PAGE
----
New Towns in West Bengal

New Towns in West Bengal
Tuesday, 25 February 2014 Add to Calendar 2014-02-25 10:15:00 2014-02-25 13:00:00 Asia/Kolkata New Towns in West Bengal CPR-CSH Workshop on New Towns in West Bengal by Mahalaya Chatterjee of Centre for Urban Economic Studies, University of Calcutta. Date:               Tuesday, 25 February 2014 Time:               3.45 p.m. Venue:             Conference Hall, Centre for Policy Research, Dharma Marg, Chanakyapuri, New Delhi 110 021 ____________________________________ West Bengal is the most urbanised state of Eastern and North-eastern India. It ranked fourth at the time of Independence and though its rank deteriorated subsequently, the level of urbanisation remained higher than the national average. A central feature of urbanisation in the state was the primacy of the city of Kolkata, which is in part a colonial legacy. The two other regions of the state which showed relatively higher levels of urbanisation were the mining-cum-industrial region around Asansol-Durgapur in the western part and the trading-cum-transport hub around Siliguri in North Bengal. During this time, the emergence of new towns was also concentrated in the Kolkata Metropolitan Area and the Asansol-Durgapur area.  In 2001, the overall rate of urbanisation slowed down and as many as 68 towns were declassified, a feature hitherto unknown to West Bengal. But, just when it was thought that urbanisation is losing its vigour in the state, the preliminary results of the 2011 Census came out with another surprise. Not only had the rate of urbanisation increased enormously, it also surpassed the national rate for the first time since Independence. The second striking feature was the number of new towns and their spatial distribution. More than 500 new towns emerged in the state and they are not concentrated in the two regions, as before. Major concentrations of urban centres are emerging in so-called underdeveloped districts of Murshidabad, South 24 Parganas and Purulia. This presentation looks into this particular phenomenon and attempts an explanation in the light of available Census data. Dr. Mahalaya Chatterjee is presently the Director of Centre for Urban Economic Studies, Department of Economics, University of Calcutta, where she is involved in research on urbanisation and urban planning and management. She has published two books and a number of articles in edited books and journals on related topics. She is on the advisory board of a number of research journals and is also a consultant on urban planning to the Government of West Bengal. She received her PhD from the University of Calcutta.   ------------------------------------------------- This is the forty ninth in a series of Urban Workshops planned by the Centre de Sciences Humaines (CSH), New Delhi and Centre for Policy Research (CPR). Thes...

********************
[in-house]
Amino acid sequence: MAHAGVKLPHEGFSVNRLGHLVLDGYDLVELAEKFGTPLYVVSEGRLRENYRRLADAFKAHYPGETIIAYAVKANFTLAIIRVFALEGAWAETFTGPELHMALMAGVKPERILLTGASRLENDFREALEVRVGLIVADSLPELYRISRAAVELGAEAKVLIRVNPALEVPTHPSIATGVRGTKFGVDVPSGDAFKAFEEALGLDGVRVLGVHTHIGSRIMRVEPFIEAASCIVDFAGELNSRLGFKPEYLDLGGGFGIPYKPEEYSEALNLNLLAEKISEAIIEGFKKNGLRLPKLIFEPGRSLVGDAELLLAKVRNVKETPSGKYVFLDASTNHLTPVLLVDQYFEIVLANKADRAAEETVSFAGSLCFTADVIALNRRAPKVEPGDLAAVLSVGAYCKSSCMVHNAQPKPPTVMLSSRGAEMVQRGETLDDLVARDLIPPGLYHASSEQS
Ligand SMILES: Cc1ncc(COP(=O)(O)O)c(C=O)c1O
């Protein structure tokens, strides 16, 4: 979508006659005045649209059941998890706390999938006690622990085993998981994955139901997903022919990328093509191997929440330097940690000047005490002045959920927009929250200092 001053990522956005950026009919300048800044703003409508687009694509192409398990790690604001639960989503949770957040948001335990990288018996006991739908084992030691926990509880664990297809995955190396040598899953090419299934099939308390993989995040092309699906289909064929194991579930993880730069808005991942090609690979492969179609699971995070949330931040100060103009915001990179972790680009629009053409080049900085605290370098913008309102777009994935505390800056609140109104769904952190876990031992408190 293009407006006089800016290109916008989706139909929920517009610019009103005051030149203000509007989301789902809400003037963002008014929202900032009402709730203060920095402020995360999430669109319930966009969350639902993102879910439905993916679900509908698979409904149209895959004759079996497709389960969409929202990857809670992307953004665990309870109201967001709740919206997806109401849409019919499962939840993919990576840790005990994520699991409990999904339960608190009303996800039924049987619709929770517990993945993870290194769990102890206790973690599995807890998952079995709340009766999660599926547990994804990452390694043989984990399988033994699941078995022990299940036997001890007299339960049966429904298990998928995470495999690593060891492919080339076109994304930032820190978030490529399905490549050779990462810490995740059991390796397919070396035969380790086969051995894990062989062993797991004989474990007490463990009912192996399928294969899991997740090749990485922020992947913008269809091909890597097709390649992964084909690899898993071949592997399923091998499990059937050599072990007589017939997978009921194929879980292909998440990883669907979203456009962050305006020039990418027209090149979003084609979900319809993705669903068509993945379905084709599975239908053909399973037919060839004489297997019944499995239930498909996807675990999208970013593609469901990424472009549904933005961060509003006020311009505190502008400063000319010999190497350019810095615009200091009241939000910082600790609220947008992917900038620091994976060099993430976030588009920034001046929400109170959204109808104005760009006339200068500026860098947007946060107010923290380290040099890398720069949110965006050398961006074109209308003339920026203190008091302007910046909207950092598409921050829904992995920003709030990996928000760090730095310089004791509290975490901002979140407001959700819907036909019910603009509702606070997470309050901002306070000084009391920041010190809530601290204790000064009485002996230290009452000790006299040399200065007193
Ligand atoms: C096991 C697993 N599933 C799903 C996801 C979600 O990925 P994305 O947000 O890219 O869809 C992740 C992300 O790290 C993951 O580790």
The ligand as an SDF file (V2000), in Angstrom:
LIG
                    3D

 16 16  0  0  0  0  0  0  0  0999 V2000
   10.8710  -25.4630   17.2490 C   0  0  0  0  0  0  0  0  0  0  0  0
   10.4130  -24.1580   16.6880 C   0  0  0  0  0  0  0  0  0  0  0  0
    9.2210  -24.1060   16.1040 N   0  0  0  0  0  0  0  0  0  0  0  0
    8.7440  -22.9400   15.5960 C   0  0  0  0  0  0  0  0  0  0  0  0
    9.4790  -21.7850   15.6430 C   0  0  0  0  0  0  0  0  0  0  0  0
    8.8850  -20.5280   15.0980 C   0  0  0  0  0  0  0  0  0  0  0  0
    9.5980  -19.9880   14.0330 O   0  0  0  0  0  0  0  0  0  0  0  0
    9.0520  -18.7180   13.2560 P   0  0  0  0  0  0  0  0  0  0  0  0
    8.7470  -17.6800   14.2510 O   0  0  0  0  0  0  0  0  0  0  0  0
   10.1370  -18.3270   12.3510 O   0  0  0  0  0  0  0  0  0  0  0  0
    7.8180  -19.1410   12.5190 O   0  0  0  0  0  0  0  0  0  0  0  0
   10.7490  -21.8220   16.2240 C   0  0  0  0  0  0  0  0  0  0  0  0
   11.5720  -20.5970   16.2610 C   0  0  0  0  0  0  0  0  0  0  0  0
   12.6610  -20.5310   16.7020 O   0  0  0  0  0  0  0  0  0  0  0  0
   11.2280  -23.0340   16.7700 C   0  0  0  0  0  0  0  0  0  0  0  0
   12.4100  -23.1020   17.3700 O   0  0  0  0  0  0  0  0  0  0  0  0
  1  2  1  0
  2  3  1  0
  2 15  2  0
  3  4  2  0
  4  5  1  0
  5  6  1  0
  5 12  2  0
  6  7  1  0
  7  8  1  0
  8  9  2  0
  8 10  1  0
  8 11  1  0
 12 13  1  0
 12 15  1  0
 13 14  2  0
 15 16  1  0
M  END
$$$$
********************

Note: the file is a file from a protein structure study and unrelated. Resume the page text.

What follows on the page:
10:15 am to 1:00 pm
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CPR-CSH Workshop on New Towns in West Bengal by Mahalaya Chatterjee of Centre for Urban Economic Studies, University of Calcutta.